Sunday, June 12, 2011

Is the crime begging or admitting to poverty?

So sad, the way the SF Chronicle can fall for the worst in human nature when poverty is the subject. Today's Letters to the Editor are still embargoed as of this writing but they'll be available here Tuesday. In them, a Mr. Kurtz (no kidding) from Wisconsin complains of people "shamelessly begging" on Fisherman's Wharf. He wants to know "Where are the police?" and says the city should be "ashamed" of allowing begging.

What cruel nonsense. What the city should be ashamed of is its crime of maintaining income contrasts that cause people, inevitably, to beg.

It brings up the thought that abuse is often an expression of denial. It attacks individuals or groups of people or whole social categories of people for the "offense" of telling or showing a truth that doesn't fit a cover story (including by involuntarily making the truth visible). With poor people in particular, the crime is the offense of making poverty visible -- of beggars "shamelessly" failing to hide their neediness, thereby contradicting a false public image of civic prosperity. More generally, for any person or group of people assigned to a descriptive category either by open bigotry or by a dominant self-image mythology (even if the mythology itself seems benign), the crime is the offense of being recognizably fully human in ways that overflow the limits of the category.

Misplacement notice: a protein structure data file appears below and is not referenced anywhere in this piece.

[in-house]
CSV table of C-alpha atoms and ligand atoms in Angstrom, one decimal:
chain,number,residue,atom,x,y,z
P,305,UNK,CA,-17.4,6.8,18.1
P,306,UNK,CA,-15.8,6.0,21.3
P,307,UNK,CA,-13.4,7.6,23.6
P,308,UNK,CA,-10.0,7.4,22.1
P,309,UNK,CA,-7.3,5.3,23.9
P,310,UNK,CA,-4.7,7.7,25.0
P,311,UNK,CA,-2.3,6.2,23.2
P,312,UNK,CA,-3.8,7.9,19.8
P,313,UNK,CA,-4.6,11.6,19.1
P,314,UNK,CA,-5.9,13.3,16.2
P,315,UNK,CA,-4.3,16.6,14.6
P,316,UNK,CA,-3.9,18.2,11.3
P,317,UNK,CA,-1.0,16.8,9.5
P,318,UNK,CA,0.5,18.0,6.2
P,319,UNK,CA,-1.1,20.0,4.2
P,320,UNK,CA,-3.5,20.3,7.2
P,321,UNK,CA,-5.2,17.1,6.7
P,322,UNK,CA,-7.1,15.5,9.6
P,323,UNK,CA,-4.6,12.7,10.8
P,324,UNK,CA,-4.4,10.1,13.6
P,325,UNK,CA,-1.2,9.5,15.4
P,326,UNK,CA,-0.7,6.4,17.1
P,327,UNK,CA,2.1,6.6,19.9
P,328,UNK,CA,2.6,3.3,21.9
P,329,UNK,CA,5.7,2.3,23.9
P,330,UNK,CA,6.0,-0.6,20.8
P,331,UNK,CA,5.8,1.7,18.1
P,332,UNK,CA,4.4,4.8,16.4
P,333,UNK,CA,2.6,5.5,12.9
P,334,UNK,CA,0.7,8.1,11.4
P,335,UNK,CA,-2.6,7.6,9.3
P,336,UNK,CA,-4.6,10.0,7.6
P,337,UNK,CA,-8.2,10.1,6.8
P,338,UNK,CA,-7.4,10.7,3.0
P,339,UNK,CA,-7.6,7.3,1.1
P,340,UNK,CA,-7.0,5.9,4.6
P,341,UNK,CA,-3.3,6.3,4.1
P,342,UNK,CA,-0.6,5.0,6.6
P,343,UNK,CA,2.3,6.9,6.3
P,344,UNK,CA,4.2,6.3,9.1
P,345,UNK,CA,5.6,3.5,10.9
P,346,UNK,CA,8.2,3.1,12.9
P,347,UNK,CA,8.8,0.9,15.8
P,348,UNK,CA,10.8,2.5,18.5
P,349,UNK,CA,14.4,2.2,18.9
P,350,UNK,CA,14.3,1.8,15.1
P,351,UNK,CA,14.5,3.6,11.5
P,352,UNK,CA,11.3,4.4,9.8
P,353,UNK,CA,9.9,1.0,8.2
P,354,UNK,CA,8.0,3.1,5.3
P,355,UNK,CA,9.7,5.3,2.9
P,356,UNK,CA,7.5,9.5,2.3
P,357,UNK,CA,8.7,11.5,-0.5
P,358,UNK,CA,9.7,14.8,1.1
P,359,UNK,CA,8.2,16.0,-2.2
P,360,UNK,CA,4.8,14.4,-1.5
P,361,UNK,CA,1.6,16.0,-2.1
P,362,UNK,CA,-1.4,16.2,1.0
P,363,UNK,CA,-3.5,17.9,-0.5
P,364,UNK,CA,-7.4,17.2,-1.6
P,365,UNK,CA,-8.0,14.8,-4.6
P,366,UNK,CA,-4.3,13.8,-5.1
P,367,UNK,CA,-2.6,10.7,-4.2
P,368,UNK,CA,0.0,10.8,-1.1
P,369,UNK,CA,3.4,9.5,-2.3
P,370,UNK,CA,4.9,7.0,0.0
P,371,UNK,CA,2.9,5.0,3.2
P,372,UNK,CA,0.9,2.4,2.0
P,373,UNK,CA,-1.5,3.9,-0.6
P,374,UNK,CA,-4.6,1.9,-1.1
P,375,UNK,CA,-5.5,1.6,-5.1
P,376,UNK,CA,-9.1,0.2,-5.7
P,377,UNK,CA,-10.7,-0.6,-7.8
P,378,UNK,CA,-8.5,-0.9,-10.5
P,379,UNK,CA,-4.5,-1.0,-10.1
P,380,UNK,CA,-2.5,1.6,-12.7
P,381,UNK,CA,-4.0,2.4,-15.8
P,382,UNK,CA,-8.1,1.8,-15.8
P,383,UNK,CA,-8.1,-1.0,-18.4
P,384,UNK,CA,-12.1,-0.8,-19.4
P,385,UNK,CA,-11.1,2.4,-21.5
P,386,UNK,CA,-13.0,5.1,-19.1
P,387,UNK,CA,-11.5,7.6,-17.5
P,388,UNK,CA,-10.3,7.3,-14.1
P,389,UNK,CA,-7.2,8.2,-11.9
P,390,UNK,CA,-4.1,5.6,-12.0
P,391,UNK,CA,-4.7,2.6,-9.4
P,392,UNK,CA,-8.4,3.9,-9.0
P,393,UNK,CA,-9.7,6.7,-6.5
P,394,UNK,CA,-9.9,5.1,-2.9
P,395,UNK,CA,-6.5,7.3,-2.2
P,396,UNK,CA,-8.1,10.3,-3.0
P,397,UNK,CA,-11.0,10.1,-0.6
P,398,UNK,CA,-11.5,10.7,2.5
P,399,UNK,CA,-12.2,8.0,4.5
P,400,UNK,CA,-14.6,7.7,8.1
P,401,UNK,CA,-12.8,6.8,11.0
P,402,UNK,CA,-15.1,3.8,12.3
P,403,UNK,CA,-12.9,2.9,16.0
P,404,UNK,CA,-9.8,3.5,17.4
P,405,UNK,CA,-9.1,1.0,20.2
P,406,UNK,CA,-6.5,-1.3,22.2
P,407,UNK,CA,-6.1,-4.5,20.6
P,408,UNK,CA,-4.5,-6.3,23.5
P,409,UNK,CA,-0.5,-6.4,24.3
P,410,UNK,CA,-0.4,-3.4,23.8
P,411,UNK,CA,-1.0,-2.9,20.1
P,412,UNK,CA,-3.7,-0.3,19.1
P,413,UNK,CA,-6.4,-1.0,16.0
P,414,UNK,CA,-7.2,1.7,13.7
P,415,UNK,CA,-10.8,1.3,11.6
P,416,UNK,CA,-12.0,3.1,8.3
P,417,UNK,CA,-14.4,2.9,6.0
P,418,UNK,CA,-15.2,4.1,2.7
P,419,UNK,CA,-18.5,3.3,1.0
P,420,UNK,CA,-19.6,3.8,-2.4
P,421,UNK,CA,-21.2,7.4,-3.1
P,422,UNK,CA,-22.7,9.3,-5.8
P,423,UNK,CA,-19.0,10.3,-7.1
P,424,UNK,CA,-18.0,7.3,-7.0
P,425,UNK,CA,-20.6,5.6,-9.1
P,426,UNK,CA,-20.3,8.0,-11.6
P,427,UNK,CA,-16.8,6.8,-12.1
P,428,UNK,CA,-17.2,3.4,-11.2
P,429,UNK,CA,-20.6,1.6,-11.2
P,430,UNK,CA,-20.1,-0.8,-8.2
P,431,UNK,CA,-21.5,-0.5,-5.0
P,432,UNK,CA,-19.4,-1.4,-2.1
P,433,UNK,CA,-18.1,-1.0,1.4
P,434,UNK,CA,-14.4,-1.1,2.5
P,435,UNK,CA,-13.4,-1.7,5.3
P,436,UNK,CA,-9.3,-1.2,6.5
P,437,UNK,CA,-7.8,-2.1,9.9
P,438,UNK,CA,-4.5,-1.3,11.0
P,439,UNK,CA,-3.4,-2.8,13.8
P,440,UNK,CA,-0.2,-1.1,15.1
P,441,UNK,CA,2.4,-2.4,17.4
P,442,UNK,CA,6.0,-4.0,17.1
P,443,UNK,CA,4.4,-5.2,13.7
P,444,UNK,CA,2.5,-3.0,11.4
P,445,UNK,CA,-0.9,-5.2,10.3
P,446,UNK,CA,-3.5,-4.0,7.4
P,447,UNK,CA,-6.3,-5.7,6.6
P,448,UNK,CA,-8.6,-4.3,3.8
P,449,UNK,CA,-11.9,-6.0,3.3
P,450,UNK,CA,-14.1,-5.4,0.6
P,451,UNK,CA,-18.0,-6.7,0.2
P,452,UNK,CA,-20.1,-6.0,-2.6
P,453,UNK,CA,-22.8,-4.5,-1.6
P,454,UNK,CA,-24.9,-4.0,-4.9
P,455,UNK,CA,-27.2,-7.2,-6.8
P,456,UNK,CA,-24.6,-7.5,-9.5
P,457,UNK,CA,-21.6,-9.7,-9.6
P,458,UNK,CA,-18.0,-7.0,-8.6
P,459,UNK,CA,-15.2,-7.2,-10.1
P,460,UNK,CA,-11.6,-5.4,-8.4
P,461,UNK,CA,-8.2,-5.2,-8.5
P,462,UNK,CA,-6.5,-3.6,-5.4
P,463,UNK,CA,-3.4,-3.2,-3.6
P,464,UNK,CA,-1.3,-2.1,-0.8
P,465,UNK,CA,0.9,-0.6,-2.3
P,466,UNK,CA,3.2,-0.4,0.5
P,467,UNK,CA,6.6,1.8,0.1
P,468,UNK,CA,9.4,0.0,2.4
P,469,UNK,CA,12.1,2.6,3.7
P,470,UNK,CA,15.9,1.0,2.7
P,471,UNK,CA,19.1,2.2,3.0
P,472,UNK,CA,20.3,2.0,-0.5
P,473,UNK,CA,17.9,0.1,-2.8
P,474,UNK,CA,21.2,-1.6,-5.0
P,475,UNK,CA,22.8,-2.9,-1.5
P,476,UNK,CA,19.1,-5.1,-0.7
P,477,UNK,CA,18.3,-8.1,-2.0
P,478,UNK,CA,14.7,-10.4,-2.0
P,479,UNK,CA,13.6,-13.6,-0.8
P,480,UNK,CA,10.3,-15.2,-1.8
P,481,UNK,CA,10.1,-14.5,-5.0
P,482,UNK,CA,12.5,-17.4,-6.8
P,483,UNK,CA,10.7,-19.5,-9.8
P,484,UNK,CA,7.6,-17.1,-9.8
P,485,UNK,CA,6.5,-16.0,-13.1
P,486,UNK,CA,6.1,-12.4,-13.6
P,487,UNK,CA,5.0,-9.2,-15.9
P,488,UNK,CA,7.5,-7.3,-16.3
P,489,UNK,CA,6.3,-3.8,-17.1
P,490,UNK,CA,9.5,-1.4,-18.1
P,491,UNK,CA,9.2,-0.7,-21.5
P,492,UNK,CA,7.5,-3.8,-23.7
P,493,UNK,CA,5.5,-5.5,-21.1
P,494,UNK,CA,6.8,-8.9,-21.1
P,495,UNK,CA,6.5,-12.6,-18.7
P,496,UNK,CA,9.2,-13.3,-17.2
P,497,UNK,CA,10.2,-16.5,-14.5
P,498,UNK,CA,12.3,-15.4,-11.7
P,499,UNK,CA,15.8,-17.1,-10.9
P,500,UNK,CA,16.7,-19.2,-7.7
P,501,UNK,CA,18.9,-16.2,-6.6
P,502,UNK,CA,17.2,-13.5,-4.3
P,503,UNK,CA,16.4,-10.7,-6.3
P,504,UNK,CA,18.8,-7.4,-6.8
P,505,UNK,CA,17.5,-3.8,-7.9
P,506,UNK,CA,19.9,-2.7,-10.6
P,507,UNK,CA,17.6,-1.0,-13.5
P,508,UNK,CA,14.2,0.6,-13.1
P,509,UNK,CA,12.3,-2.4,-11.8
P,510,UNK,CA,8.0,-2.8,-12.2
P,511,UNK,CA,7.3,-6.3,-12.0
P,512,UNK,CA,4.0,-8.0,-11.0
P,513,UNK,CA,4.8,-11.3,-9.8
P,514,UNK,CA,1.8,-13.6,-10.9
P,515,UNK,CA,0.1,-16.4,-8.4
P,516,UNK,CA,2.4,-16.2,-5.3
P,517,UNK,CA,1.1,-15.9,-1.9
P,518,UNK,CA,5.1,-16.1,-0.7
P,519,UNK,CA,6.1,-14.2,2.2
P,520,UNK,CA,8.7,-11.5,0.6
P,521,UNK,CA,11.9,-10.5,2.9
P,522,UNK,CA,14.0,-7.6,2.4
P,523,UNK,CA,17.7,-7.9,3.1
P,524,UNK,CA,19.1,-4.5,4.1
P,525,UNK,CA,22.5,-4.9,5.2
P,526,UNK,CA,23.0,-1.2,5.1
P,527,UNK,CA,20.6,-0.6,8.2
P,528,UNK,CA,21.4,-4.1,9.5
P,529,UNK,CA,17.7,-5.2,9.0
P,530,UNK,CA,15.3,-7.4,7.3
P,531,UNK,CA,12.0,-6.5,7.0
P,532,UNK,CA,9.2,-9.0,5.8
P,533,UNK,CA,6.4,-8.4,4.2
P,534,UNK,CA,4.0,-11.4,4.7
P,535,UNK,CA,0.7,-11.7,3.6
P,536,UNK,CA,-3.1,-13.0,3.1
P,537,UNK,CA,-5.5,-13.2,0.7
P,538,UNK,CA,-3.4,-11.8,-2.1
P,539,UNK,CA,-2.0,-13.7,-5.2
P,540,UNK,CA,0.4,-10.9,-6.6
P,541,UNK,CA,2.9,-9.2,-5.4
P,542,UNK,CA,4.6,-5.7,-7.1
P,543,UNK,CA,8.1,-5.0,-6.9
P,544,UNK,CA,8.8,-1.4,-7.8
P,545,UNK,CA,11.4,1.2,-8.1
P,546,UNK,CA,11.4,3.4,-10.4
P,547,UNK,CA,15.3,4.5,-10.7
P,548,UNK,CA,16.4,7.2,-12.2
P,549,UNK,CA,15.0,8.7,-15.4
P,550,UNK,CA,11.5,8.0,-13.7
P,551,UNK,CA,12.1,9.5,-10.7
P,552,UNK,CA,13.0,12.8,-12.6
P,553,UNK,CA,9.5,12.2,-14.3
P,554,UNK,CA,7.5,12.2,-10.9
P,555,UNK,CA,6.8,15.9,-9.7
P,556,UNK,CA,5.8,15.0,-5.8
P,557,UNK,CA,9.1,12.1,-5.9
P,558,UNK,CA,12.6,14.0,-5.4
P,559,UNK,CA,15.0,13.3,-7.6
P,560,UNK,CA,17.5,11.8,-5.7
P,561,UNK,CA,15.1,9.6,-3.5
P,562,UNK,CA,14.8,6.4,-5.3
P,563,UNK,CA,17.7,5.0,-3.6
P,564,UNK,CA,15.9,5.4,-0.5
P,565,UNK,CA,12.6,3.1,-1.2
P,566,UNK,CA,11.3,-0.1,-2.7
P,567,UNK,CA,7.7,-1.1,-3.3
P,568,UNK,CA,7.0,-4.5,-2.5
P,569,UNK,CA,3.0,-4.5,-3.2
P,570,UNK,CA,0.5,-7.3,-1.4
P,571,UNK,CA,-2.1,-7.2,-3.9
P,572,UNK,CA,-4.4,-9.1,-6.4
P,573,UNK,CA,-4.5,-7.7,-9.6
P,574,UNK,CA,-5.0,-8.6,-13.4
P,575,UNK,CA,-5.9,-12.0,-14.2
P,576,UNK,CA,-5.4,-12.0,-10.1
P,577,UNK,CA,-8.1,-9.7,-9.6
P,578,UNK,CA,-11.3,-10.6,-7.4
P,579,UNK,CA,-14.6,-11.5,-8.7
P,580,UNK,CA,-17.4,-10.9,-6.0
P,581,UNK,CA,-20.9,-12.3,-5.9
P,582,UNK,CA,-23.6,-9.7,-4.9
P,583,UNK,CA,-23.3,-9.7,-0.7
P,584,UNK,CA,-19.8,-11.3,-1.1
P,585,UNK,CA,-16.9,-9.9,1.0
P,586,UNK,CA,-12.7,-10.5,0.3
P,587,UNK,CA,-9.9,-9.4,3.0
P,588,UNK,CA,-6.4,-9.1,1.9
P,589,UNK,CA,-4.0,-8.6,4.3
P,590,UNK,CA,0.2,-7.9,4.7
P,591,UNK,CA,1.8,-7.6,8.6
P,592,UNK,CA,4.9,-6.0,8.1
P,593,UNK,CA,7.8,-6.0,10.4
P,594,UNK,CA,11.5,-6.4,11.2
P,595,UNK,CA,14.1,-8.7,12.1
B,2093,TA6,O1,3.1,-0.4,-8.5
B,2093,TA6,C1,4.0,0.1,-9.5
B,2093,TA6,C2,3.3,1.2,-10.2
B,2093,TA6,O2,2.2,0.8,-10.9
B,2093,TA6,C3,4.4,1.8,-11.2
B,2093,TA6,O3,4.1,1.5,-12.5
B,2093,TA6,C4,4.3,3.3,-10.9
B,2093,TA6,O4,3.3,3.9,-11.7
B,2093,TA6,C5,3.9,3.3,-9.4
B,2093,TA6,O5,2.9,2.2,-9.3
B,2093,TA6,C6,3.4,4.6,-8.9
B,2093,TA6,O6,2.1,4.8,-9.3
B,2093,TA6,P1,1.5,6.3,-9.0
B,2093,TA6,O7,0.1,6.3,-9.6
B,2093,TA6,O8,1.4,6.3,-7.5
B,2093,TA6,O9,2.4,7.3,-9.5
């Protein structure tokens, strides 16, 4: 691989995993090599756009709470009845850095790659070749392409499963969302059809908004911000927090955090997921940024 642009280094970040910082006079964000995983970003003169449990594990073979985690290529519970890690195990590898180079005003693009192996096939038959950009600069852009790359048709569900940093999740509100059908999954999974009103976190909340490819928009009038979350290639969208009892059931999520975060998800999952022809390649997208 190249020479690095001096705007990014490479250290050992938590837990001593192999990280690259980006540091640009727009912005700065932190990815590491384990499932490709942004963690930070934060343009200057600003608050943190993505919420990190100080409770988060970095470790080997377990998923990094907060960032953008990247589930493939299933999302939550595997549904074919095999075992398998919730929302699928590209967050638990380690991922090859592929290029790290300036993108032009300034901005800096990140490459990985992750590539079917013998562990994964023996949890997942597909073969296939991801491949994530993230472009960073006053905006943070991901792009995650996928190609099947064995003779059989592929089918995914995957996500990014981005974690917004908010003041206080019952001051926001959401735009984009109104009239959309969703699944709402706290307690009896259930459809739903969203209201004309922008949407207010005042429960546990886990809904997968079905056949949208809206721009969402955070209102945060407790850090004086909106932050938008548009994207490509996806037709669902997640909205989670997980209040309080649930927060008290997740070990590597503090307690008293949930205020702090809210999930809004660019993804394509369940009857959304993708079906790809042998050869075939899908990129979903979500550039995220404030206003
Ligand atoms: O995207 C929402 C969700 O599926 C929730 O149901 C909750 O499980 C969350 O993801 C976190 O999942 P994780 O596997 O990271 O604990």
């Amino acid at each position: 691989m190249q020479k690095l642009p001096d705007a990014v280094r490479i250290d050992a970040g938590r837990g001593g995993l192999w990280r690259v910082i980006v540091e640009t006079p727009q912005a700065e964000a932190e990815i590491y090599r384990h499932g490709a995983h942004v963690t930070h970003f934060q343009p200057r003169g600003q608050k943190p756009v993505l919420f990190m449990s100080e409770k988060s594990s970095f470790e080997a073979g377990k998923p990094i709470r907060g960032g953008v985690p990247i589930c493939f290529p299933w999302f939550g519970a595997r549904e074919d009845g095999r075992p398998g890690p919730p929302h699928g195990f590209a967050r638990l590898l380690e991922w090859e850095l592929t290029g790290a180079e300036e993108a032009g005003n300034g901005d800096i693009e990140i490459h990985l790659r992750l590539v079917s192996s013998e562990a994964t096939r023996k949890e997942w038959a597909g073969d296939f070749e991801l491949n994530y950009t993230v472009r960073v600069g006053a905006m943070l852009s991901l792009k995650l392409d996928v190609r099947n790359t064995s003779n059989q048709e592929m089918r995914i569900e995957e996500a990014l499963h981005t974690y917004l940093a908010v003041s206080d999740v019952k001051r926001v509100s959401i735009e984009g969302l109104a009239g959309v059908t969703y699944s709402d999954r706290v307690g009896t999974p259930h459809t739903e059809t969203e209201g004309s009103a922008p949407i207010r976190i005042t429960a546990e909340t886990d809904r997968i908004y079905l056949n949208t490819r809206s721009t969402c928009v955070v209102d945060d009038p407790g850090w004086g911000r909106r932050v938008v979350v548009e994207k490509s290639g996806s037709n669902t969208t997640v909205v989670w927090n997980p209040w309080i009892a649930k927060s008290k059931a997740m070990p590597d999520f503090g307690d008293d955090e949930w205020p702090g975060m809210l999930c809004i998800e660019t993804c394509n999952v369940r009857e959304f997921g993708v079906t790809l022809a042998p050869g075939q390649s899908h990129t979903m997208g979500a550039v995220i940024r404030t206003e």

Maybe you already knew this. Maybe I've even read these words somewhere before (Alice Miller?) and not understood them fully. Anyway at the moment I'm finding it provides a unifying theme for several kinds of indignation in my own mind, many of them expressed on this site.


In (sort of) mitigation for that awful letter, the Chron also has a brief sympathetic photo-caption feature today on a man living in his car and trying to get by. I only wish they hadn't given too good a description of the car and where he parks it, which the police can follow in order to wreck whatever chance the guy has

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